Building 51 | Building 51 | early 20th century alfonso iannelli-designed cast concrete figural abstract “sprite” head with custom-designed welded steel stand-midway gardens, hyde park
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early 20th century alfonso iannelli-designed cast concrete figural abstract “sprite” head with custom-designed welded steel stand-midway gardens, hyde park


Chicago Buildings, Frank Lloyd Wright

About This Item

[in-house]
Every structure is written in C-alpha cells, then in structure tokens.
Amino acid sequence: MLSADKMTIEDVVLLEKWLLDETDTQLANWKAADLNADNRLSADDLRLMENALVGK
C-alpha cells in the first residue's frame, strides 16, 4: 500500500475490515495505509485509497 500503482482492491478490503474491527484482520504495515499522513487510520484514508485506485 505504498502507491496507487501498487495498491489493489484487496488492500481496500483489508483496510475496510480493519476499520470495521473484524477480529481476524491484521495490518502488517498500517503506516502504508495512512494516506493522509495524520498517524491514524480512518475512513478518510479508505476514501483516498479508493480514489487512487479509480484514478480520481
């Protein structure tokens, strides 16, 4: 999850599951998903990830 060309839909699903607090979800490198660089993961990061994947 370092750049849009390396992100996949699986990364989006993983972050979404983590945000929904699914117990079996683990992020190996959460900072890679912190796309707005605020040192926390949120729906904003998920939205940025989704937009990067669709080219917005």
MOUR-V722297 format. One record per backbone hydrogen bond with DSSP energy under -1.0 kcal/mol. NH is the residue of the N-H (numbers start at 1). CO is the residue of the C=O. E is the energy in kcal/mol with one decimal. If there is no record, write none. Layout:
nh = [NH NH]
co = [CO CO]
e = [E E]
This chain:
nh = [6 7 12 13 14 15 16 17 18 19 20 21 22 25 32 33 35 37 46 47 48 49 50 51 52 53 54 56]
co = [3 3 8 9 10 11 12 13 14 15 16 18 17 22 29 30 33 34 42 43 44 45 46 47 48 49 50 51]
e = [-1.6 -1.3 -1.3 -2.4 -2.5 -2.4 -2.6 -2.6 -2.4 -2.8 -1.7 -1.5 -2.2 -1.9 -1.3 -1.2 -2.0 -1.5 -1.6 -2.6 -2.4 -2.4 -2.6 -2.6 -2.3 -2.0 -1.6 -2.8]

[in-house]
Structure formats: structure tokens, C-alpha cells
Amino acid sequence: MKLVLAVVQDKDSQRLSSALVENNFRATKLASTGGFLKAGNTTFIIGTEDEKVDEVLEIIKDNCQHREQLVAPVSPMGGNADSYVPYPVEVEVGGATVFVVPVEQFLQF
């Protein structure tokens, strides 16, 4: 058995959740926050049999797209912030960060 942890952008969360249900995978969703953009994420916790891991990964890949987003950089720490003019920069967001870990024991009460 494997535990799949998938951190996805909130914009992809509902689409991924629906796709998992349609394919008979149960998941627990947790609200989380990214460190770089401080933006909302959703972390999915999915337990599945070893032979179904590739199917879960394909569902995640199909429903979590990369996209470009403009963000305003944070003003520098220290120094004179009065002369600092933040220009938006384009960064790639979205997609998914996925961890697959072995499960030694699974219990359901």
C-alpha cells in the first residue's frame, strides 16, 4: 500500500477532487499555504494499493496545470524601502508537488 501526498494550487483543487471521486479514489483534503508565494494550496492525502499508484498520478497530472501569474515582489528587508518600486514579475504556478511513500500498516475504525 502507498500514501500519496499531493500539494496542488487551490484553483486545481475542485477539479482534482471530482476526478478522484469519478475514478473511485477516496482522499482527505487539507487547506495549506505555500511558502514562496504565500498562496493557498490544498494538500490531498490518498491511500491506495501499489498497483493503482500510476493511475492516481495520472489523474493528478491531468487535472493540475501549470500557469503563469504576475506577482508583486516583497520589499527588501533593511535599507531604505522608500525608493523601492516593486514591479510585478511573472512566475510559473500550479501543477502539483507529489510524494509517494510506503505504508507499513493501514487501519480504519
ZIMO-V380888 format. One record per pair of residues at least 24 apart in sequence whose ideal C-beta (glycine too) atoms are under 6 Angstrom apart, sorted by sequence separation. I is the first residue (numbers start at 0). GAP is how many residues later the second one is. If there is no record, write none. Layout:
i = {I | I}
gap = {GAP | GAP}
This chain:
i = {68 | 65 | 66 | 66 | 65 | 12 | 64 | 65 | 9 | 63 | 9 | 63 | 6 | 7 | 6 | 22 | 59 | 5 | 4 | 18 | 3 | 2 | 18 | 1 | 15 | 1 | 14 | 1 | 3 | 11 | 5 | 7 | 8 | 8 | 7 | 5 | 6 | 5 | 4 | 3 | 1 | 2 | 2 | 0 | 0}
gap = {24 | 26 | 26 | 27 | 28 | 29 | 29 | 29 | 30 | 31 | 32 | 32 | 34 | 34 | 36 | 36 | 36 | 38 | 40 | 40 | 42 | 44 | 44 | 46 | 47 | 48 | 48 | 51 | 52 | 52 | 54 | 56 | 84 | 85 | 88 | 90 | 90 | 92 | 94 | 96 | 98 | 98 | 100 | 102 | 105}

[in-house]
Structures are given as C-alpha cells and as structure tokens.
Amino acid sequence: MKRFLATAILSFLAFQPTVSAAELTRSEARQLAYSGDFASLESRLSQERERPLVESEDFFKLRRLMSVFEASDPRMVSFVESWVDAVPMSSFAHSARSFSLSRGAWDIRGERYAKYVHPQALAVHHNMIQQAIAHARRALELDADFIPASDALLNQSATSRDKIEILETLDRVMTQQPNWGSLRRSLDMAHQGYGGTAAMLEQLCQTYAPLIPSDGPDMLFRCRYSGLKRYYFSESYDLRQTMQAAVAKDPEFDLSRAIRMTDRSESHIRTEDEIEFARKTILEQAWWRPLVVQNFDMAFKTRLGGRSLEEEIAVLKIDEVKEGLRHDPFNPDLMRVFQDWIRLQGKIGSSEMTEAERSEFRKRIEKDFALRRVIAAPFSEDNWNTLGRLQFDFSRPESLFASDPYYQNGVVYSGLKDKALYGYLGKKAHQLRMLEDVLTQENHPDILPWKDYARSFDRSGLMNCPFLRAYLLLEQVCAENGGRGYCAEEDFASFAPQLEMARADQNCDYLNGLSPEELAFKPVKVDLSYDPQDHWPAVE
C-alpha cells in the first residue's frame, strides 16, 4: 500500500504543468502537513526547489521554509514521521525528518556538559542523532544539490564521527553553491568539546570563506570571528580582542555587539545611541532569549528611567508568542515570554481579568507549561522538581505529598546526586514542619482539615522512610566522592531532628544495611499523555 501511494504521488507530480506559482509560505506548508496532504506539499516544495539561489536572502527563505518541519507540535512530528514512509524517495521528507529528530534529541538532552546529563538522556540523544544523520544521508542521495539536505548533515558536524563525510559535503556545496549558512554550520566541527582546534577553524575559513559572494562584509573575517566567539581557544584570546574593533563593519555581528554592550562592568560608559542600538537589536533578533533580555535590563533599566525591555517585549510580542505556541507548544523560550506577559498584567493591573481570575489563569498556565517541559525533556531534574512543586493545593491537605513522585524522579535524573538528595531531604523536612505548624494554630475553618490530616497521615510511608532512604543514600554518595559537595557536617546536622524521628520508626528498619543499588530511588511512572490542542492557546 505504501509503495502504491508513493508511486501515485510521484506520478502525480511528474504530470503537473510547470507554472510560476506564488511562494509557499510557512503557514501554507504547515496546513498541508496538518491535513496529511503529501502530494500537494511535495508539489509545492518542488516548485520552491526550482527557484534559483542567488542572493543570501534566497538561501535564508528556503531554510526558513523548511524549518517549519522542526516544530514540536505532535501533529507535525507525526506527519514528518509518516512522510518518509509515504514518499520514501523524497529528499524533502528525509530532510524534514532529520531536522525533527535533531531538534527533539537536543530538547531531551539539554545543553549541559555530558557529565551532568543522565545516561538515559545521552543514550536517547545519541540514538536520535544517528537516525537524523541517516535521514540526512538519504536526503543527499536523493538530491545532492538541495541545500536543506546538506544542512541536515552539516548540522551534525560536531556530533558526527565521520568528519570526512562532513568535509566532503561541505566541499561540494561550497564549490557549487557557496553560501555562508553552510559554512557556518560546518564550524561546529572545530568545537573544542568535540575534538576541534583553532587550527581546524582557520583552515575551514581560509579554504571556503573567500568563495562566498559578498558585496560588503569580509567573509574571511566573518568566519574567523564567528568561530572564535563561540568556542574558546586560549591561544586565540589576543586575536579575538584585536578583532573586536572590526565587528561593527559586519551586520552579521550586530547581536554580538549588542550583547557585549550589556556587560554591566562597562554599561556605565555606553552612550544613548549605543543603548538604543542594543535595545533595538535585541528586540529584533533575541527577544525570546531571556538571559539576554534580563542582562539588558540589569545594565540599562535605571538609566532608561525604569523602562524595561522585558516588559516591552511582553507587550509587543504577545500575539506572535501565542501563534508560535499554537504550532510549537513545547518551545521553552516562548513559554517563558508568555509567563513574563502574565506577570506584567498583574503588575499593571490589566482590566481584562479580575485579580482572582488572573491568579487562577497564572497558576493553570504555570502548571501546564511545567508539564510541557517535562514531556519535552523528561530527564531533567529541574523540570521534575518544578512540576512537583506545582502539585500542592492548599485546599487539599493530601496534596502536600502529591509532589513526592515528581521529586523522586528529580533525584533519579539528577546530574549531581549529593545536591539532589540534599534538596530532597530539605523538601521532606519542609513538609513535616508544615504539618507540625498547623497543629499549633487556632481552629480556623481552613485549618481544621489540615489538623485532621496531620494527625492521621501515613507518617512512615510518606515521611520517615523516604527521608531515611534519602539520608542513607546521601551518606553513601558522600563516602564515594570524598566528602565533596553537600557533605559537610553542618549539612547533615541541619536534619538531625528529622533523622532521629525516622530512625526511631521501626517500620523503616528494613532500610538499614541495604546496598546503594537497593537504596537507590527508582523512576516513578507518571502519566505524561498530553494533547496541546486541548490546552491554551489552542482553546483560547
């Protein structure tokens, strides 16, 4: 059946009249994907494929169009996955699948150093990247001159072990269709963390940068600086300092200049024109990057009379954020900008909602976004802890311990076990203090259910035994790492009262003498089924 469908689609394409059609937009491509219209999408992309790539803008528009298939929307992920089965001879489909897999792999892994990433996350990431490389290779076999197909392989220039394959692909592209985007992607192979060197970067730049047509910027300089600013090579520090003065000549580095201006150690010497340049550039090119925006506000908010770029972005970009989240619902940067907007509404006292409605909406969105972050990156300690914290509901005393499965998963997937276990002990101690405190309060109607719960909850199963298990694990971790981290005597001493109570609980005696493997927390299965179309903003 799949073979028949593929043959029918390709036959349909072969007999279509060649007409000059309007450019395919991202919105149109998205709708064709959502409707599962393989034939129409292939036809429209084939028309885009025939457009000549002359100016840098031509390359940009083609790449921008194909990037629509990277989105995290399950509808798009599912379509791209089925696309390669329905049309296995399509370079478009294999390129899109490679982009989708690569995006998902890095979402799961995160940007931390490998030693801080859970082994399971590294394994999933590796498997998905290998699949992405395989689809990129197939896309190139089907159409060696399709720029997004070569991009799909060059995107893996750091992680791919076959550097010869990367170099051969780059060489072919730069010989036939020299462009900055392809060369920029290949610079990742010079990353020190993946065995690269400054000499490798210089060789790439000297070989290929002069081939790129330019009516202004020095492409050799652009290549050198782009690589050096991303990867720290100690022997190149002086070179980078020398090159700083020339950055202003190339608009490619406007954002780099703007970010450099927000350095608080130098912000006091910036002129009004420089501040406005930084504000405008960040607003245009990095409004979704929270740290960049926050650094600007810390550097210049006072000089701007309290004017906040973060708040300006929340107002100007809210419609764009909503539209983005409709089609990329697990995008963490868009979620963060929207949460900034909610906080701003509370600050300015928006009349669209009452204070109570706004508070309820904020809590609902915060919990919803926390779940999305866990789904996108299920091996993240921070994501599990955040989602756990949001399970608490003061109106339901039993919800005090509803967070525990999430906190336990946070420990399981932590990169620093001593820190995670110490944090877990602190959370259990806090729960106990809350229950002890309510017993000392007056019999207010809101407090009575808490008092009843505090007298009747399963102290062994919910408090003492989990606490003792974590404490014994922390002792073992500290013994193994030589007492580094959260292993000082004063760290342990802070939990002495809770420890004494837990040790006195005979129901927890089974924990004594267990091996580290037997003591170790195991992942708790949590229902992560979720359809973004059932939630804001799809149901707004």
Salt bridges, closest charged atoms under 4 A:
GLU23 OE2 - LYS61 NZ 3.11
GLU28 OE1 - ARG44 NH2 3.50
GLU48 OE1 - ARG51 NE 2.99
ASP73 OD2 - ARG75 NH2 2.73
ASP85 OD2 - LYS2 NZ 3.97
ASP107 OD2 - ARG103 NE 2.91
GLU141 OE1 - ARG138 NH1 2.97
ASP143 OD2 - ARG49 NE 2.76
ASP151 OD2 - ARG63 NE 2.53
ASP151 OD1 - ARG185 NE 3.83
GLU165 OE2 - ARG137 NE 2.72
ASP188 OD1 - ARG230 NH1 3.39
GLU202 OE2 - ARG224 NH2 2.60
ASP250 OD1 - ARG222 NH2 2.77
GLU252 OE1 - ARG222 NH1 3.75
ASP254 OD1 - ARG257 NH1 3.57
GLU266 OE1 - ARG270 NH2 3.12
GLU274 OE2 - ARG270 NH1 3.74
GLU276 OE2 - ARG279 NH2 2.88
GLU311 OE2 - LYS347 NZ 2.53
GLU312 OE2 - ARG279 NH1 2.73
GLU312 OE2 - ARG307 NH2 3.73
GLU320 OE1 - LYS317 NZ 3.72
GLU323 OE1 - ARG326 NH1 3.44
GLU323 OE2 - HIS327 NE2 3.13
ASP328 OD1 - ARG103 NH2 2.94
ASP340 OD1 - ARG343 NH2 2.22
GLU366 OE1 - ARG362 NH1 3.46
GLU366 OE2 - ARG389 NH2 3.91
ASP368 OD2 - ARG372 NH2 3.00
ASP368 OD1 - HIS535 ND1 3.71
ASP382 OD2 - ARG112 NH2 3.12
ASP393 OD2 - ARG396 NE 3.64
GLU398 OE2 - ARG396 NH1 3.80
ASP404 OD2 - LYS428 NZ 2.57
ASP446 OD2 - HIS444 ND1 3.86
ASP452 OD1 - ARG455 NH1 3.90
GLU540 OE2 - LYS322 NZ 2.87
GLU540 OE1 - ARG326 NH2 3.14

remarkable full-scale alfonso iannelli-designed “sprite” head cast from a plaster mold taken from a documented original fragmented full-figured sprite undergoing restoration. the abstract figural sculpture is comprised of cast concrete with material and finish nearly identical to the original. the architectural fragment has been mounted on a custom-built welded joint display stand, comprised of a solid steel rod affixed to a flat heavy gauge steel plate with a brushed metal finish. midway gardens (opened in 1914, demolished in 1929) was a 300 ft. square indoor/outdoor entertainment facility in the hyde park neighborhood on the south side of chicago. it was designed by architect frank lloyd wright, who also collaborated with sculptors richard bock and alfonso iannelli on the famous “sprite” sculptures adorning the facility. under wright’s supervision, iannelli and bock designed all but two of the sprites, and craftsman/cement expert, ezio orlandi, cast them. designed to be a european–style concert garden with space for year-round dining, drinking, and performances, midway gardens hosted notable performers and entertainers, but struggled financially year after year until october of 1929 when the structure was demolished. midway gardens was opened on the site of the former sans souci amusement park on the southwest corner of cottage grove avenue and east 60th street. edward c. waller commissioned frank lloyd wright to design and build the gardens in 1914. construction was completed very quickly, and the complex opened in june of 1914. the modernist architecture of the gardens was based on strict geometrical forms designed by wright. a large, open–air central area, filled with tables and chairs, was ringed by a series of three–story buildings with indoor spaces for dancing and other activities, as well as cantilevered balconies with overhanging roofs. there were terraced gardens, pools, and a music pavilion and stage.the building itself was made of yellow brick and patterned concrete block. it featured highly intricate ornament and many geometric sculptures, which frank lloyd wright named “sprites” and were co-designed with alfonso ianelli. in keeping with wright’s style, the building also featured rows of art glass and hidden entries. the interior was likewise intricately ornamented and filled with wright designed furniture and accoutrements, right down to the napkin rings. midway gardens was an indoor/outdoor entertainment center intended to act as a beer hall and concert/dance hall which featured bands including the midway gardens orchestra. the large area (equivalent to a city block) offered entertainment to a wide variety of people in a german-style meeting place. the gardens included restaurants, saloons, newspaper and cigar stands, and arcades. when prohibition was passed, the gardens lost part of their entertainment value. when it opened, midway gardens was an upscale entertainment venue that was also affordable to the common person. max bendix and the national symphony orchestra frequented the concert section because they were the “house band”. the ballet dancer anna pavlova performed numerous times as well. frank lloyd wright brought in popular acts to sing, dance, and play music, which created a bourgeois environment. after it became edelweiss gardens, however, the high class atmosphere switched to one of vaudeville, ragtime, and cabaret. in the beginning, business was strong, but waller never could provide adequate funding to back the construction and upkeep of midway gardens and declared bankruptcy in march 1916. at this point, midway gardens was purchased by the edelweiss (schoenhofen) brewery company and renamed “edelweiss gardens”. wright, who generally exerted strong creative control over his completed projects, was disgusted by the aesthetic changes the new owner made to the gardens, writing that edelweiss had added “obnoxious features” and that the whole effect of “the proud midway gardens” “was cheapened to suit a hearty bourgeois taste.” edelweiss gardens continued through the war years (closing briefly in 1918) and stayed open as a dry establishment during prohibition. in 1921, the building was sold once more, to the e. c. dietrich midway automobile tire and supply company, and renamed “the midway dancing gardens.” finally, in october 1929, midway gardens was closed permanently and demolished. a testament to wright’s design, the building was so solidly constructed that tearing it down sent the wrecking company into bankruptcy. the majority of the rubble was bulldozed into lake michigan to be used as a breakwall. several of the sprites and cement blocks survived the demolition because the original sculptor, iannelli, managed to retrieve a few segments. also, demolition contractor, william j. newman, took several sculptures and cement blocks to his farm in wisconsin. many years later when wright heard of their survival, he purchased them and they remained with his estate. other sculptures that escaped demolition can be found in private collections and museums.